During a rather short pontificate various Commonwealth countries have depicted Pope Benedict XVI on a large number of issues, mostly produced by a large New York-based philatelic agency on behalf of its client territories. Many of the issues have commemorated papal visits abroad and in the last few years the agency has produced stamps with the names of its clients printed on them even though the stamps have commemorated visits of Pope Benedict to countries often thousands miles away from the country for whom the stamps are issued. Issues celebrating papal events are clearly popular and apparently are still a good source of income for the philatelic agency and so in the next few weeks we will no doubt expect a huge outpouring of issues commemorating the outgoing pope, the interim vacant see and the installation of the next pope whoever that will be. The nonsense of such issues is illustrated by the item depicted above - a miniature sheet produced with the name of The Gambia printed on it which was released on 15 November 2005. Why do I say that it is a nonsense? Well, The Gambia is a small country where Christianity is very much a minority religion - 90% of Gambians are Sunni Muslims - and of the 9% of the population that is Christian, there are only about 43000 who are Catholics. Yet, in recent years The Gambia has had stamps with its name printed on them produced for it which not only celebrated the start of Benedict XVI's papacy as shown above but which have commemorated his various birthdays, anniversaries of his succession and trips to foreign countries. These stamps do not seem to honour the Pope but merely to cynically exploit him and the collectors who spend large amounts of money buying them. I wonder how many of these stamps ever found their way on to a letter in that largely Muslim country. There is much speculation that the next Pope may be from Africa, Nigeria or Ghana, and if that happens I would certainly understand that various African Commonwealth post offices would want to philatelically commemorate such an event.
On the subject of cynicism, Royal Mail, the British Post Office, has found new ways of getting around their announcement that they would reduce the number of sets of stamps issued per year - first of all, as previously pointed out, by issuing increasing numbers of "Post And Go" stamps, particularly in limited numbers at various philatelic exhibitions, and then by simply issuing increased numbers of stamps per set. Thus, we find that 10 more stamps will be issued on 16 April 2013 to commemorate "Great Britons", some greater than others. The designs feature Norman Parkinson, a photographer, Vivien Leigh, the movie actress who famously appeared in the film "Gone With The Wind", Peter Cushing, a movie actor who played Sherlock Holmes, Dr. Frankenstein in the Hammer horror movie series, a villain in "Star Wars" and who is also the missing "Dr. Who", having played the role in 2 movies of the 1960's (this stamp is thus added to the 11 "Dr. Who" stamps to be issued on 26 March), David Lloyd George (as a former prime minister, he is one of the truly "A List" "Great Britons"), Elizabeth David, a writer about food, John Archer, the first Afro-Caribbean man to hold British public office, Benjamin Britton (composer, another "A List" commemoration), Mary Leakey, archaeologist and anthropologist and Richard Dimbleby who was a television broadcaster. History will not remember most of these people but in 200 years time someone may find an old stamp album and wonder who they were.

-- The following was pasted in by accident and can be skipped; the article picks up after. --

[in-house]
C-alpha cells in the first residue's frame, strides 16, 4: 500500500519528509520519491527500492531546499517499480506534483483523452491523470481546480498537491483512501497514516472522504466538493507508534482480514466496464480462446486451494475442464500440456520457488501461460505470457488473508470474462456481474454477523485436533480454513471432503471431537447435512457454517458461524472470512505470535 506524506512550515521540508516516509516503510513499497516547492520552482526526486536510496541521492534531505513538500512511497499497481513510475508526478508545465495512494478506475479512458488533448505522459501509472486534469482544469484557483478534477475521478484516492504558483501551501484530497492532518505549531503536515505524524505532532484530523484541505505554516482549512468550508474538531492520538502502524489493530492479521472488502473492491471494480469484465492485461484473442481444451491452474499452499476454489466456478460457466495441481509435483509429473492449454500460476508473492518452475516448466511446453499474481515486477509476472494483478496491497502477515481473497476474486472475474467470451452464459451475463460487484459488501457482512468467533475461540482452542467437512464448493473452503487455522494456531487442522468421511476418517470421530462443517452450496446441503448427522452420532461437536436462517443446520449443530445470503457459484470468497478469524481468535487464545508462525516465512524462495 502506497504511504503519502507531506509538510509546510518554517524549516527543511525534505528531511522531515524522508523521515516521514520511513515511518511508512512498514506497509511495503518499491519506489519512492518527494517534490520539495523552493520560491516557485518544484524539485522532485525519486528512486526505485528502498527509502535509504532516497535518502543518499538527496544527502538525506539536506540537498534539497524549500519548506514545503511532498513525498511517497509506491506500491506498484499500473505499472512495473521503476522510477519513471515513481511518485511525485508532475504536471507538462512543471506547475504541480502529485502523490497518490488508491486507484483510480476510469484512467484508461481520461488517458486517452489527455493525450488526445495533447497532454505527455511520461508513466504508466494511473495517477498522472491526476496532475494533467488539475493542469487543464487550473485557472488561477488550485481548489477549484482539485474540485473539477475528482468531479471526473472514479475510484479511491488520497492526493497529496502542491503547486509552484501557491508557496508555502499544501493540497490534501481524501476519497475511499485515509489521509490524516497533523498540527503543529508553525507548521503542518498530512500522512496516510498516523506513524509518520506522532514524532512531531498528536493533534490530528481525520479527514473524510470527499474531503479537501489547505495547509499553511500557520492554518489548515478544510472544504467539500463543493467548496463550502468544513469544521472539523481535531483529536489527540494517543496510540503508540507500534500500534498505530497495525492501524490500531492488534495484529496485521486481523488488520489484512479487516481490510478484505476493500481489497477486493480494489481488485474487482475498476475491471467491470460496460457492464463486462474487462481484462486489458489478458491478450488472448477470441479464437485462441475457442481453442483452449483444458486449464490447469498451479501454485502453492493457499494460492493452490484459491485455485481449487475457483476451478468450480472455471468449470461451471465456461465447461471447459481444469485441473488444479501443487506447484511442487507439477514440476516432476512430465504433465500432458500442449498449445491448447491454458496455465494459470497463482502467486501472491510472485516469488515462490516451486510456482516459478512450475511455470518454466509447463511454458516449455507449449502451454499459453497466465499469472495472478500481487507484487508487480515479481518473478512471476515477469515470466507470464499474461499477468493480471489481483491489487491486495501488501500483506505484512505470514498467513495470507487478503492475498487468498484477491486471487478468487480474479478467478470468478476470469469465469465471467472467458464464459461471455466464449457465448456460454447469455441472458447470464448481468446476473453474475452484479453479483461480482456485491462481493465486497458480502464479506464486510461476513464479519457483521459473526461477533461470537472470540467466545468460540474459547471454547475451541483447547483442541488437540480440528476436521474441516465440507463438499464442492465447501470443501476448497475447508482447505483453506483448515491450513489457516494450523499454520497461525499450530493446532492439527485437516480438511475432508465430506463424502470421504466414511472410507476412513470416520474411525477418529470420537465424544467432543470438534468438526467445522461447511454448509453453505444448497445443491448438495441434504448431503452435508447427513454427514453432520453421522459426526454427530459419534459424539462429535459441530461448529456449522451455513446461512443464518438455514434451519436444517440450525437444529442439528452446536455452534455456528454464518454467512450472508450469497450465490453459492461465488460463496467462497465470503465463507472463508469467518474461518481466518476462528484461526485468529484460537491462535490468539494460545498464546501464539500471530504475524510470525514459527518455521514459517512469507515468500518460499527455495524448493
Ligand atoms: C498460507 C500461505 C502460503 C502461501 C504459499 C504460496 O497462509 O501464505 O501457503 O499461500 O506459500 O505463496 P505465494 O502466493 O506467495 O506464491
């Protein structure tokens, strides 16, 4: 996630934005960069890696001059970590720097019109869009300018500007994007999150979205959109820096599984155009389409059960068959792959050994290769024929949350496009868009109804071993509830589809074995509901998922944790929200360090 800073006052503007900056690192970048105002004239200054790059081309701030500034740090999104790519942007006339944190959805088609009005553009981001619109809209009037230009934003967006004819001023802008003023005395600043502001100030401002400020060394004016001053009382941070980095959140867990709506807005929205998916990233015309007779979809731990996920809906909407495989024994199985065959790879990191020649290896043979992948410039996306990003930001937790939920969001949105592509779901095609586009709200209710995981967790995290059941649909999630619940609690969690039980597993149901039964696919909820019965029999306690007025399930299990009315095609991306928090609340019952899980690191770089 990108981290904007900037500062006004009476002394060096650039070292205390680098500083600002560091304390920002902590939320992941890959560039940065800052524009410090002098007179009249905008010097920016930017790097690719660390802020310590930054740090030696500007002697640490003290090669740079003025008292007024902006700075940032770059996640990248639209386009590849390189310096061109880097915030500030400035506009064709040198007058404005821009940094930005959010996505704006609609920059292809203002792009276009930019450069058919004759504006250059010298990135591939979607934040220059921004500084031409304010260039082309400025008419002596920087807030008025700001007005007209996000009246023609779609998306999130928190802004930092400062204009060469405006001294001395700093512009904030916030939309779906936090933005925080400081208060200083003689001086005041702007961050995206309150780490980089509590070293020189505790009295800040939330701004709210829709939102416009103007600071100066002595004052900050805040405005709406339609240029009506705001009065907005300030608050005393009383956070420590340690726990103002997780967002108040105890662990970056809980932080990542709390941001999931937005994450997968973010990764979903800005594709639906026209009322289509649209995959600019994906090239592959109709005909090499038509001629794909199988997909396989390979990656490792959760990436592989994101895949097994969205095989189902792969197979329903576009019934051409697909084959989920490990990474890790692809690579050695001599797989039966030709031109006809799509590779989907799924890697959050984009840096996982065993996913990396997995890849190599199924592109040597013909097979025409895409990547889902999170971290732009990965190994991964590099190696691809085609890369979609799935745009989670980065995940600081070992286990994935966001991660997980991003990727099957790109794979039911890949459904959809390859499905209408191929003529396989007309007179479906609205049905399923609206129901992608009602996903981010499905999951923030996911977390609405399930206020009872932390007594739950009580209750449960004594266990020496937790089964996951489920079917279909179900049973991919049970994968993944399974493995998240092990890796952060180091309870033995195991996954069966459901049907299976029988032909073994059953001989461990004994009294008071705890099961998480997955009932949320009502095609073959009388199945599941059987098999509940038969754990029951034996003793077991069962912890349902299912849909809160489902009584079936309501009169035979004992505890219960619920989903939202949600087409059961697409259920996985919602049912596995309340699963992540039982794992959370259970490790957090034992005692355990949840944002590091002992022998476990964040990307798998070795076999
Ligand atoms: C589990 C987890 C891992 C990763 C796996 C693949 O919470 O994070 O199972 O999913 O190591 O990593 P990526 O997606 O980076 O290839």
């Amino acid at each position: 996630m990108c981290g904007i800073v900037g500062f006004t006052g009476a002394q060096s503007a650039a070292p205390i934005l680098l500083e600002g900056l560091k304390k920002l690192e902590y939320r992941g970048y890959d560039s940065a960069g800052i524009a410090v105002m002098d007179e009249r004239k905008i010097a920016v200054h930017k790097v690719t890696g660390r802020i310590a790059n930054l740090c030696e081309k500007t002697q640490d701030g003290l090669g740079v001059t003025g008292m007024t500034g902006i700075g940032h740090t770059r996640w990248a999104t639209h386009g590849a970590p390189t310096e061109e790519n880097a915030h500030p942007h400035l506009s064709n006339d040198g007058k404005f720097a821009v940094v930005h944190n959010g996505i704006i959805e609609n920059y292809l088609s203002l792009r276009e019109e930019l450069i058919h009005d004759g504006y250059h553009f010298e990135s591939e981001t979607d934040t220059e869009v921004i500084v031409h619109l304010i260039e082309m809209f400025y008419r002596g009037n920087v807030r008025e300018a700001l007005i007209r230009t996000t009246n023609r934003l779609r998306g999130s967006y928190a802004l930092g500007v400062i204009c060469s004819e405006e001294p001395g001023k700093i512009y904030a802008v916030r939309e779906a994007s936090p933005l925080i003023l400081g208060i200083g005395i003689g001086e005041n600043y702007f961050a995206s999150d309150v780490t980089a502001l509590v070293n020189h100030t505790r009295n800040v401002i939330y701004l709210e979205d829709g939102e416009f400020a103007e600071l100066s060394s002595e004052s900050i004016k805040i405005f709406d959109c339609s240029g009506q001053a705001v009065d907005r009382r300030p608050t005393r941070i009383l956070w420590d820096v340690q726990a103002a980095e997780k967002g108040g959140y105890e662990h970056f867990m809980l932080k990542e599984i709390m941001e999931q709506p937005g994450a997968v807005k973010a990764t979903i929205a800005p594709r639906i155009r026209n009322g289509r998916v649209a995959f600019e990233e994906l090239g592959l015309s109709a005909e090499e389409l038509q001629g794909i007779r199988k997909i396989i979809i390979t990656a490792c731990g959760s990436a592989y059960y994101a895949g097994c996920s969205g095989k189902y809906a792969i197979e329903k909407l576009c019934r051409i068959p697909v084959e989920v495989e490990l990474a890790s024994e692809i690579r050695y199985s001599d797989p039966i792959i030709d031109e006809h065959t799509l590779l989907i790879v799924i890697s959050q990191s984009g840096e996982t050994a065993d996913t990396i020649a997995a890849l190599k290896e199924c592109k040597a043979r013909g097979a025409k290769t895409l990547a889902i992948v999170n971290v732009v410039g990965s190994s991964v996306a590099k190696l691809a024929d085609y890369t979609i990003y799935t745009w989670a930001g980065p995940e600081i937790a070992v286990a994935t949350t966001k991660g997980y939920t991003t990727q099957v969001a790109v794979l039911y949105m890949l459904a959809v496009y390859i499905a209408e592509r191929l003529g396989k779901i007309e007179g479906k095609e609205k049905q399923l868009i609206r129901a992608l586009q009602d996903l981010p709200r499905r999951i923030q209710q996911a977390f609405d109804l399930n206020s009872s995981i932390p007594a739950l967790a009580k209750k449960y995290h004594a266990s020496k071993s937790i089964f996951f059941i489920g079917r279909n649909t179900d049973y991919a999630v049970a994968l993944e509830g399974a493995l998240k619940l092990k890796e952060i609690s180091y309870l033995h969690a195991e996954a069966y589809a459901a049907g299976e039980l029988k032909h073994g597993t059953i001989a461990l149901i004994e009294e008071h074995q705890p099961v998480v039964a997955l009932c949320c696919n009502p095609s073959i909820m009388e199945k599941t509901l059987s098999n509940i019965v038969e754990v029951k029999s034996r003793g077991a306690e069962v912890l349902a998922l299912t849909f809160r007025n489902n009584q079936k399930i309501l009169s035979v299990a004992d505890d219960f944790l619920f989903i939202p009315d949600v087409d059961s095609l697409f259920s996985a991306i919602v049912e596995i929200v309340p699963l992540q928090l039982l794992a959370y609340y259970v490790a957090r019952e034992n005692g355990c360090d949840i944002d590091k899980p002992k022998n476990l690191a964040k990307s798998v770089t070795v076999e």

And then, Royal Mail is also going to produce another set of 11 stamps which commemorates the 150th anniversary of the Football Association (in England) and, so as not to offend the Scots, the 140th anniversary of the founding of the Scottish Football Association. The issue takes the format of a miniature sheet with 11 different stamps each depicting a portrait of a member of a United Kingdom "Dream Team". Actually, I have to say that I think that it is a very good issue and should be equally as popular as the Dr. Who set among the general public of Britain. The footballers depicted were all chosen from players whose senior careers peaked in the period 1963 to the 1990's and the featured players are:- Jimmy Greaves, John Charles, Gordon Banks the goalkeeper, George Best, John Barnes, Kevin Keegan, Denis Law, Bobby Moore (England's captain of the team that won the 1966 World Cup final), John Robson, Dave Mackay and Bobby Charlton (who also played in the 1966 World Cup winning team).
Of course, like the Dr. Who set, this is too good a money-making opportunity for Royal Mail to miss and so they have been unable to restrain themselves from also issuing yet another prestige booklet and a series of retail booklets which will of course include variants of the basic stamps because they will be self-adhesive rather than gummed.
So, by 3 May 2013, Royal Mail will have issued 44 commemorative stamps, 3 miniature sheets, 7 definitives, 6 retail booklets and 2 prestige booklets plus a number of Post And Go stamps (a total of 62 items plus Post And Go). By the same date in 2012 Royal Mail had issued 45 commemorative stamps, 4 miniature sheets, 16 definitive stamps (including regionals), 1 prestige booklet, 4 retail booklets (a total of 70 items). Thus it does appear at first sight that the total number of issues have been reduced but the excess of numbers in 2012 is mainly made up by definitives and we have yet to hear if more will be produced this year if postal rates rise which they usually do about April. So at the moment there is no convincing evidence that Royal Mail is truly acknowledging its customers' opinions that there are too many stamps being issued and that the announcement of a reduced number of sets being issued was anything but a cynical piece of publicity which they knew that they easily get around.
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